e3 2014

The Witcher 3: Wild Hunt

The Witcher 3 Looks So Good I Might Need To Quit My Job
by Ben Reeves on Jun 12, 2014 at 11:09 AM
Publisher: Warner Bros. Interactive
Developer: CD Projekt Red
Release: May 19, 2015 (PlayStation 4, Xbox One, PC), October 15, 2019 (Switch)
Rating: Mature
Platform: PlayStation 4, Xbox One, Switch, PC

Despite the fact that my E3 demo for The Witcher III: Wild Hunt did not start the demo with the team saying, “Hey guys, Witch this trailer!”, I still think CD Projeckt Red’s new RPG could be my game of the show.

My demo started with Geralt returning to the town of Novigrad after killing the Gryphon seen during The Witcher III’s demo at Microsoft’s press conference earlier in the week. Geralt is on the hunt of a mysterious girl with ashen hair and a scar on her cheek. Thankfully, now that Geralt has just killed the Gryphon for a mob boss named Dijkstra, this kingpin now owes us a favor, and we’re going to cash it in for information.

Novigrad is the biggest city in The Witcher III, and it looks like one of the bigger cities I’ve seen in gaming period. While wandering its lively street, I got the sense that I was being transported to an actual medieval city.

Filled with several thousand inhabitants, special artisans, banks, markets, inns, and the largest seaport in the north, players could spend a massive amount of time in Novigrad without venturing out of the city. Thugs, beggars, and lords inhabit the city’s four districts, so there is no shortage of quest givers. However, if players pick one quest, another might vanish, because none of the actions that a player makes leave the world unchanged.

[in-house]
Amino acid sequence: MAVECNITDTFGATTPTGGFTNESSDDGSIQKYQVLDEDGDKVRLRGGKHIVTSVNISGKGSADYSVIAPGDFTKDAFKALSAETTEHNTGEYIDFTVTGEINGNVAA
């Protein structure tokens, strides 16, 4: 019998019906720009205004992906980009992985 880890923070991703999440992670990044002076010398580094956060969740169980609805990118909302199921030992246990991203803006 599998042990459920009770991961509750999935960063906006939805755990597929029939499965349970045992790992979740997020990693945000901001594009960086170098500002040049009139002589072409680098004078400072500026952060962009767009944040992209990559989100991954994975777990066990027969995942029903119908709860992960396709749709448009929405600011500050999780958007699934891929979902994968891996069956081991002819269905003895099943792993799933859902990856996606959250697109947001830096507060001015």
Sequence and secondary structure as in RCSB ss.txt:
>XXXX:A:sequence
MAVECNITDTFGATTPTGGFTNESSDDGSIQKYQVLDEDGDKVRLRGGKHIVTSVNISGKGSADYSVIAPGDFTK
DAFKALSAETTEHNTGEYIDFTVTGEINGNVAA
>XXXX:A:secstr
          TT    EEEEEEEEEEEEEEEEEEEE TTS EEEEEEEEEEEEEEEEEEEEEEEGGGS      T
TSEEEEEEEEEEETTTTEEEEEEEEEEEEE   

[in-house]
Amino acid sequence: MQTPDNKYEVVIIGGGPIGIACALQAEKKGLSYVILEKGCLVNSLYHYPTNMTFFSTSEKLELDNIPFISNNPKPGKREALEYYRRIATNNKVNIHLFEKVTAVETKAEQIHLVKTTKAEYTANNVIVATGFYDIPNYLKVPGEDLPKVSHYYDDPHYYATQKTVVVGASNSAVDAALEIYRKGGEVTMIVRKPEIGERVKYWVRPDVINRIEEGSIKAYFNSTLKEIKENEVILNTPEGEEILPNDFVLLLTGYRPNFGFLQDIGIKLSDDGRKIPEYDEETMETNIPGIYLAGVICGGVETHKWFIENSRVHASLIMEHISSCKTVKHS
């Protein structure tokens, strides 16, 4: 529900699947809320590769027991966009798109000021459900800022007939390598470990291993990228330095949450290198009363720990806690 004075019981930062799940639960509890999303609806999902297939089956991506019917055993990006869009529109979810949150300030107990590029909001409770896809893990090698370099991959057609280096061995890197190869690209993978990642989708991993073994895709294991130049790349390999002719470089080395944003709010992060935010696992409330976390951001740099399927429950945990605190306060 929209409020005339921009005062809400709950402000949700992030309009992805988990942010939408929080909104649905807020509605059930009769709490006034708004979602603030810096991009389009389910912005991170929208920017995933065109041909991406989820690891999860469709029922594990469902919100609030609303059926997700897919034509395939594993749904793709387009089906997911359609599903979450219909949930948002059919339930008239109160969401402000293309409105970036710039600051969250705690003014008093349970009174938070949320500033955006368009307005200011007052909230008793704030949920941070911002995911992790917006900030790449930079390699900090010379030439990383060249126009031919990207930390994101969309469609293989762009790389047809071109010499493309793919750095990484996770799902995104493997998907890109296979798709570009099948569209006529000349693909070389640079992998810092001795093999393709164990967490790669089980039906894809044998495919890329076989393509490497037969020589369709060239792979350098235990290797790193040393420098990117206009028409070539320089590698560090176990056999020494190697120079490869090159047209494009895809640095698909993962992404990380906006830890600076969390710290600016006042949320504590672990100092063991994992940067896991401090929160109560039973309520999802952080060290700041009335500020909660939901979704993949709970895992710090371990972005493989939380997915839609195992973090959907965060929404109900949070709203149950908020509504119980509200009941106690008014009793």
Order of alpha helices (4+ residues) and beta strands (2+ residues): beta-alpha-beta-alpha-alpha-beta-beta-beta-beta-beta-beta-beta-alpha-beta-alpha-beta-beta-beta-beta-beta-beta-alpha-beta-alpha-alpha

We passed a fish market and for the right prices were able to haggle for select armor and special contraband that Geralt can use for his potions. But we can’t waste anymore time; we’ve slain a gryphon, and it’s time we talked to our contact Dijkstra.

Dijkstra gives us the info we’re looking for. Our ashen haired lass has been seen in Velen, living in the woods, so we walk over to a sign post and use it to fast travel across the world to Velen – a trip that normally would have taken over 20 minutes traveling at a fast clip on horseback.

Velen was once a nice place, but, this boggy swampland has become a no man’s land and our chances of running into danger here are much higher. It’s not long before Geralt runs into a boy named Johny – a small godling creature with big eyes and blue skin. Johny can’t talk, because someone seems to have stolen his voice, but through pantomime he ushers us over to a nearby cliff face and urges us to go up top to collect something from a band of circling harpies.

In The Witcher III: Wild Hunt there are multiple ways to get anywhere you want. We used Geralt’s advanced senses – which highlight dangers – to survey the world around him and find a good path that allows us to climb to the top and attack the harpies from behind. It’s always a good idea to explore the Witcher’s open world and find unique hidden treasures.

Combat in The Witcher III: Wild Hunt seems pretty deep, and Geralt kicked off his battle with the harpies with a quick blast of his new crossbow. Geralt has a suite of nice magic powers that allow him to set down magic traps, create a temporary shield, set enemies on fire, charm his enemies, and fire off a powerful blast of air that knocks his foes back.

Geralt can also defect weapon bolts back at his enemies, and charge up an attacks that cleaves enemies in two, so he’s no slouch with his swords either. Using all the tools at his disposal, he quickly makes work of the harpies – and Geralt work is murder. Deep inside the harpies nest is a golden bottle. We bring this back to Johny, so he can uncork it and regain his voice. Now that he can speak, Johny tells us that a woman at the orphanage will give him better info about where our ashen-haired lady might have gone.

I saw a lot more of The Witcher III, but it was still only a small fraction of everything that the game has to offer. CD Projeckt Red has crafted an incredibly rich world that could compete with the depth of titles like Skyrim. Even for a guy like me who plays games for a living, I’m not sure I’ll have enough time to play everything it has to offer on my free time, which is why I might need to quit my job when the game comes out on February 24.